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The WB water tower at Warner Bros. Studios, Burbank

Warner Bros. Studios, Burbank is a major filmmaking facility owned and run by Warner Bros. Entertainment Inc. in Burbank, California.[1] First National Pictures built the 62-acre (25 ha) studio lot in 1926 as it expanded from a film distributor to film production.[2]

The financial success of The Jazz Singer and The Singing Fool enabled Warner Bros. to purchase a majority interest in First National in September 1928 and it began moving its productions into the Burbank lot. The First National studio, as it was then known, became the official home of Warner Bros.–First National Pictures. From 1929 to 1958, most Warner Bros. films bore the combined trademark "A Warner Bros.–First National Picture".[3] Though Warner's Sunset Boulevard studios remained in active use during the 1930s both for motion picture filming and "phonograph recordings"[4] a fire in December 1934 destroyed 15 acres (61,000 m2) of the studios in Burbank, forcing the company to put its Sunset Boulevard studio back into full use.

By 1937, Warner Bros. had all but closed the Sunset studio, making the Burbank lot its main headquarters — which it remains to this day. Eventually Warner dissolved the First National company and the site has often been referred to as simply Warner Bros. Studios since.

In a cost cutting move, Warner Bros. entered into a joint venture with Columbia Pictures in 1972 to create The Burbank Studios on the Warner lot and its auxiliary facility, The Burbank Studios Ranch on Columbia's Columbia Ranch, located a mile north of the main lot. The Burbank Studios was often abbreviated as TBS, especially the ranch, i.e., TBS Ranch. During this period, whether a Columbia Pictures Television series, e.g., "Police Woman," "Joe Forrester," "Fantasy Island," "Hart to Hart," "The New Land," "Police Story" or a Warner's property, e.g., "The Dukes of Hazzard," "Alice," "Harry O," "Kung Fu," a credit for The Burbank Studios being the production base was included within one of each series' end title cards' credits. Additionally, the new independent supplier Lorimar Productions was based at The Burbank Studios so within the end credits of its properties like "The Waltons," "The Blue Knight" and "Eight Is Enough" a "Filmed at The Burbank Studios" notation was included. The joint venture lasted until 1990 when the partnership was dissolved and Columbia Pictures and sister division Tri-Star Pictures moved into and took over the former Metro-Goldwyn-Mayer/Lorimar (now Sony Pictures Studios) lot in Culver City. And the two studio lots in Burbank reverted to Warner Bros. Studios and Warner Bros. Studios Ranch Facilities, respectively.[5]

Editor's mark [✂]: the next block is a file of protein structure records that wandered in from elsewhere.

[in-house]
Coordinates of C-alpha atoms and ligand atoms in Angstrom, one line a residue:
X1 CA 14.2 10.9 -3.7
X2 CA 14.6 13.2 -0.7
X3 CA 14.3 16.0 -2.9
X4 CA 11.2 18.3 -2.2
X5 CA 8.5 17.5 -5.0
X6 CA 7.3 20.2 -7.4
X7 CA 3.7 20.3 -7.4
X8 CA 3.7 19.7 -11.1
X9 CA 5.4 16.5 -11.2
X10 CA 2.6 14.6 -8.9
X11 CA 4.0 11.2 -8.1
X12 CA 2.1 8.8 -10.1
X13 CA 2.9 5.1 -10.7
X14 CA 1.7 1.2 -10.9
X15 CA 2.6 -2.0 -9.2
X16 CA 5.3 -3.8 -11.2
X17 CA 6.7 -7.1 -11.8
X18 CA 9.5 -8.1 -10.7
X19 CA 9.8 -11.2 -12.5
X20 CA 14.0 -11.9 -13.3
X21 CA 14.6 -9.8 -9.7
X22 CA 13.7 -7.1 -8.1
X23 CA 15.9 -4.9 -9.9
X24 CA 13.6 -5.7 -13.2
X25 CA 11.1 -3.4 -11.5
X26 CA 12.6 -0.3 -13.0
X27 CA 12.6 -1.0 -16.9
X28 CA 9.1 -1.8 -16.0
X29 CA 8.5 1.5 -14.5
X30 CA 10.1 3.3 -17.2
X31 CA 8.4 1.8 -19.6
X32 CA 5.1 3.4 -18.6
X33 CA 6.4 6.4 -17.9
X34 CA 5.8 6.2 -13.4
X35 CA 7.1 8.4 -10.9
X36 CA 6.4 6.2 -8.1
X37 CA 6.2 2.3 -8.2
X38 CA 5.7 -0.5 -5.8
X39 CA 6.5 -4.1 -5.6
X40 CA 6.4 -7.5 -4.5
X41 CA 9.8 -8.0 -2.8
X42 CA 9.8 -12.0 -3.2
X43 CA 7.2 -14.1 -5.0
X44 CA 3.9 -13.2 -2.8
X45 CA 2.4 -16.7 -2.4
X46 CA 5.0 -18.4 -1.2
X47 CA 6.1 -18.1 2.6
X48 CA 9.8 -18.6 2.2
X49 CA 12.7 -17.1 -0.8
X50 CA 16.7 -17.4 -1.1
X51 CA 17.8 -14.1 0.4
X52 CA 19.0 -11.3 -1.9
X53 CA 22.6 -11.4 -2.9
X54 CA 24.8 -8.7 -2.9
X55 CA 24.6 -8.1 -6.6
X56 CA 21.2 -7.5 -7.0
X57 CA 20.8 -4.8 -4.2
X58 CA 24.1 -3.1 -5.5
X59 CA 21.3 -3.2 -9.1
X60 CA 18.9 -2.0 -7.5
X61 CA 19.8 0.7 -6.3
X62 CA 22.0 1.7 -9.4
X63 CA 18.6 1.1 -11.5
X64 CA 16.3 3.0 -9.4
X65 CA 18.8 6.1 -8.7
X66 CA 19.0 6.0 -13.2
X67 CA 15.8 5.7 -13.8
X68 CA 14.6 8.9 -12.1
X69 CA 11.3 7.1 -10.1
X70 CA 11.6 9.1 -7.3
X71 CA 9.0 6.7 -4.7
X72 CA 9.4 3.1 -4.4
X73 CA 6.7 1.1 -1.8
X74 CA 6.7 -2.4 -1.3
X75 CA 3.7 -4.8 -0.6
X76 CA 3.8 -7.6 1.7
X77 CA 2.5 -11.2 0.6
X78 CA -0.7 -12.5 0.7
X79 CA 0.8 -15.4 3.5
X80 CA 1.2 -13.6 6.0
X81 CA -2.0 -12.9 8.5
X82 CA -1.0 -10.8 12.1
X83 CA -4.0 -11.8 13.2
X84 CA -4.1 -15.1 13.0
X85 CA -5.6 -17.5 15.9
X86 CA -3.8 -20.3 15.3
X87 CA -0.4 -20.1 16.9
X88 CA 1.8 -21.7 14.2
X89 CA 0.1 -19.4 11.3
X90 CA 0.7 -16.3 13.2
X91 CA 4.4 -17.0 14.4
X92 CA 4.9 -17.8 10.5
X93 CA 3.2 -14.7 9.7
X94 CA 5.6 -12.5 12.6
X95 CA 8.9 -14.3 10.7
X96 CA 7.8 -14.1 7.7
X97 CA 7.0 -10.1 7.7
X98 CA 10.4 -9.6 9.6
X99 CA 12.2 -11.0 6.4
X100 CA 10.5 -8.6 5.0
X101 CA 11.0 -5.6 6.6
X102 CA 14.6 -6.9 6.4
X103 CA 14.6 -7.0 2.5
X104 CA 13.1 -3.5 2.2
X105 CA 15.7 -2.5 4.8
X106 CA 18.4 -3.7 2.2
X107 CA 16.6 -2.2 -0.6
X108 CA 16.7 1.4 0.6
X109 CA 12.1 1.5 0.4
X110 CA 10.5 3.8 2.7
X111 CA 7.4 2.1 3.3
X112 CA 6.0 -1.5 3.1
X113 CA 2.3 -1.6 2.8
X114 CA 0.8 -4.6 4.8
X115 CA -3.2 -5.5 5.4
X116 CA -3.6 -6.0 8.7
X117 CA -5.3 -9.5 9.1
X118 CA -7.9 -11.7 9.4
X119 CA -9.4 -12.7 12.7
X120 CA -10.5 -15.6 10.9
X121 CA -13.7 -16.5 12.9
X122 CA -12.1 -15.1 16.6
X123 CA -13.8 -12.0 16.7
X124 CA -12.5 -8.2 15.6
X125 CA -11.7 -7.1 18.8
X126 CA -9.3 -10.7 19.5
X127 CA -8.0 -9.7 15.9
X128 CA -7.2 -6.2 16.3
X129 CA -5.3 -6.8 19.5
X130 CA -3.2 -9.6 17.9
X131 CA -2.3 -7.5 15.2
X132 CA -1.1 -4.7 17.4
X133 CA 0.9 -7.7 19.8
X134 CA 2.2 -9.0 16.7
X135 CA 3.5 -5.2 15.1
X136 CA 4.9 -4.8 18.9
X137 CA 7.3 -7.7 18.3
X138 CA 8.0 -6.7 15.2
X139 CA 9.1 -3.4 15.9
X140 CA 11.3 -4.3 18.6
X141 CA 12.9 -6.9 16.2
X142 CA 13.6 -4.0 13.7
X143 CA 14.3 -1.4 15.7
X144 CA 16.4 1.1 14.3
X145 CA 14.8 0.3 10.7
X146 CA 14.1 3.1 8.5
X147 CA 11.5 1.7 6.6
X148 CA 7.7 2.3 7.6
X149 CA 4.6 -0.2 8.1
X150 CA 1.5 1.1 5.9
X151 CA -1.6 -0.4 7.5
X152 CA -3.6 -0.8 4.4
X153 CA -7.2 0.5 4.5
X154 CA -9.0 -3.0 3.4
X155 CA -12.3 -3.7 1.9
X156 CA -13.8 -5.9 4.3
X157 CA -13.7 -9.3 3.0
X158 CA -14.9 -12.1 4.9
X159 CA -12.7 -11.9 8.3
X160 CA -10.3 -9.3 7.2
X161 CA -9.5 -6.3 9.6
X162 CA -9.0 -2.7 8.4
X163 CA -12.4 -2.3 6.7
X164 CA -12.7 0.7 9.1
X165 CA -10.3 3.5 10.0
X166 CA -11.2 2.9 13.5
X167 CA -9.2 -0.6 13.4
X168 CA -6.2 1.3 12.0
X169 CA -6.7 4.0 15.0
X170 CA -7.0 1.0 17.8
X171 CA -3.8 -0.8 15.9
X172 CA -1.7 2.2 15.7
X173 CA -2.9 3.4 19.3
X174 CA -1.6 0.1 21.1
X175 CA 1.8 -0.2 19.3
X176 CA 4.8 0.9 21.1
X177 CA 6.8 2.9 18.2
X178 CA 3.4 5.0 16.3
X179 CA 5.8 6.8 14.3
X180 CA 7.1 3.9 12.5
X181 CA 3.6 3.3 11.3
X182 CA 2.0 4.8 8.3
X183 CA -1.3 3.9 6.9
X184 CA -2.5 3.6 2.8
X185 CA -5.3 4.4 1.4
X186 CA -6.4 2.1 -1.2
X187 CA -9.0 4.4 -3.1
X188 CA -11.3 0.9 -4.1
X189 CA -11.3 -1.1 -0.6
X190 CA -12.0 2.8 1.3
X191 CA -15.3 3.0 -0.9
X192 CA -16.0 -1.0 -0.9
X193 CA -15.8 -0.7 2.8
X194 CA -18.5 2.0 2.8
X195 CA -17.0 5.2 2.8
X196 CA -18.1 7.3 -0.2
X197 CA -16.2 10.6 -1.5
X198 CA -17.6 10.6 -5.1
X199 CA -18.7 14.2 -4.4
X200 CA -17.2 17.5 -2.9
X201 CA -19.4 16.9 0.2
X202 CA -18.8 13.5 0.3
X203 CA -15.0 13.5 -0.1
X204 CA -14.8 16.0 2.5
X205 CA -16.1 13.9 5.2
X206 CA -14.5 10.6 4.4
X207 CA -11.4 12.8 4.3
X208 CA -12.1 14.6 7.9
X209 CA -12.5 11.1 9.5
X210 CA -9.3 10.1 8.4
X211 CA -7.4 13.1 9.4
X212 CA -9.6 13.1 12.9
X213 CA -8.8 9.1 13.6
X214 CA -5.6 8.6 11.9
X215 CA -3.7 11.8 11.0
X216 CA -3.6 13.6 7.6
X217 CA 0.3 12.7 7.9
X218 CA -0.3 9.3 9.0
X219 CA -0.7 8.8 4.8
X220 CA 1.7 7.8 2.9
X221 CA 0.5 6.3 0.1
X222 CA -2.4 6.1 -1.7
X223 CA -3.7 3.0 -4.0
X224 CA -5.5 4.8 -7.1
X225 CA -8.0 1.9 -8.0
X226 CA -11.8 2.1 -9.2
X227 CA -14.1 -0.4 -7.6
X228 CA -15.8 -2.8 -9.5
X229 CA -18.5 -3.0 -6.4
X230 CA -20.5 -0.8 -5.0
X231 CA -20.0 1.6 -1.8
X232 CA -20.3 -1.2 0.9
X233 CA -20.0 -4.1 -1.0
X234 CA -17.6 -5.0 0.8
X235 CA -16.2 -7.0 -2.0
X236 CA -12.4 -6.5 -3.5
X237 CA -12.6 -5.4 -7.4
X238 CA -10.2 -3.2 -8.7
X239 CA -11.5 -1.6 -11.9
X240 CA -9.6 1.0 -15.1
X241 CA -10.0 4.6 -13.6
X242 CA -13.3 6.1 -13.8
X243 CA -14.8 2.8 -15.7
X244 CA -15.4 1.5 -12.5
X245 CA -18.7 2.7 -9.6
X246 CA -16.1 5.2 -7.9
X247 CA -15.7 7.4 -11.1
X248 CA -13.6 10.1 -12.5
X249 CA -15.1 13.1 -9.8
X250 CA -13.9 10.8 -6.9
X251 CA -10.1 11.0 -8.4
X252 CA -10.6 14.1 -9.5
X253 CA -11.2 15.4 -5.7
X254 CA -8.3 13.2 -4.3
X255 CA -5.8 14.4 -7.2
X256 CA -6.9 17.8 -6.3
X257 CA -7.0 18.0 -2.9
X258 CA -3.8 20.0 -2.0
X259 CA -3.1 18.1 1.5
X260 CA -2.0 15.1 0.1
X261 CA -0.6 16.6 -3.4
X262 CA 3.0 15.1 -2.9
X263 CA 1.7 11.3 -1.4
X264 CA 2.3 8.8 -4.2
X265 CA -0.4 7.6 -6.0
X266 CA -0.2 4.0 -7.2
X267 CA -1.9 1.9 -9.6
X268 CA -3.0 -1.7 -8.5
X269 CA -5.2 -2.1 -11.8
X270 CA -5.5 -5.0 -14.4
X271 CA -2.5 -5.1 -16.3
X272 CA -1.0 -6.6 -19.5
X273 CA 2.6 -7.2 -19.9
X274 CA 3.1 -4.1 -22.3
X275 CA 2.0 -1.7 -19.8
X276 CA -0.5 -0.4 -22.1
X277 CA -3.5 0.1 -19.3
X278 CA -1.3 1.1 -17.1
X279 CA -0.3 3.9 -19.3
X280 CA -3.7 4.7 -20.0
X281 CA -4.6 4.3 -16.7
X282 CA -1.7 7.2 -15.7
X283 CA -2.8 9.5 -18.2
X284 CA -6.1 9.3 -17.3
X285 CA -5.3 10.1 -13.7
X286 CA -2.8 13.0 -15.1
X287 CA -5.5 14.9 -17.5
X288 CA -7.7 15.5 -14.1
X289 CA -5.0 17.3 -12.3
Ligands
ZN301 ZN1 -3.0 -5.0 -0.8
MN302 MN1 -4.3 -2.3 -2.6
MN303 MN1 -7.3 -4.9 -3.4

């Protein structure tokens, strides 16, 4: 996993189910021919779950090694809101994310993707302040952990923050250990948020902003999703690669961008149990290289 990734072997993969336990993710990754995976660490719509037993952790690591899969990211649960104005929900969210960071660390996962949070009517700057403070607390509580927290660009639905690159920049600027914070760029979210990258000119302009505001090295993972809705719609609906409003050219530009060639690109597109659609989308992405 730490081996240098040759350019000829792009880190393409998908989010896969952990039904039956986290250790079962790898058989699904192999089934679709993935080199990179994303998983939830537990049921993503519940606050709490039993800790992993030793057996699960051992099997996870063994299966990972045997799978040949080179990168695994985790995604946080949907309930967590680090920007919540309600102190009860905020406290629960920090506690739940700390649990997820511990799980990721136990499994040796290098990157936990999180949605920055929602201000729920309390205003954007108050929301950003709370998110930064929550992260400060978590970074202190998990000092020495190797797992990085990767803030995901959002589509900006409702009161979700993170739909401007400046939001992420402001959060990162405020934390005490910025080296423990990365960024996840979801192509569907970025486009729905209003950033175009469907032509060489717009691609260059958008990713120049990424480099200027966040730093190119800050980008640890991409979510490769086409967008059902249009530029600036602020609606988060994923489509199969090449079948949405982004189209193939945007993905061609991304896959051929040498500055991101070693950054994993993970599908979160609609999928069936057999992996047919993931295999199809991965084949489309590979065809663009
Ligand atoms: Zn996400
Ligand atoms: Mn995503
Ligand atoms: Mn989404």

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Studio tourEdit

Warner Bros. Studio Tour Hollywood is a public attraction in Warner Bros. Studios, Burbank that offers visitors the chance to glimpse behind the scenes of one the oldest film studios in the world.[6]

The tour in some form has been open for several decades, but was recently[when?] renamed to give the Warner Bros. Studio Tours a more uniform identity after the success of Warner Bros. Studio Tour London in Leavesden. Previously it was known as the Warner Bros. Studios VIP Tour.[7][8]

See alsoEdit

ReferencesEdit

  1. ^ Warner Bros. "Warner Bros. Studios, Burbank website".
  2. ^ "First National Properties", The Wall Street Journal, May 21, 1926, p. 16.
  3. ^ American Film Institute Catalog of Motion Pictures, volumes F4 and F5.
  4. ^ "New Buildings Finished at Warner Brothers Lot". Los Angeles Times. 1931-01-07.
  5. ^ Bingen, Steven (September 16, 2014). Warner Bros.: Hollywood's Ultimate Backlot. Rowman & Littlefield. p. 199. ISBN 978-1589799622.
  6. ^ "Warner Bros. Studio Tour: Hollywood". Warner Bros.
  7. ^ "Warner Bros. Studio Tour Hollywood". AAA.[failed verification]
  8. ^ "Warner Bros. Studios V.I.P. Tour". Seeing Stars in Hollywood. Retrieved 3 January 2019.

External linksEdit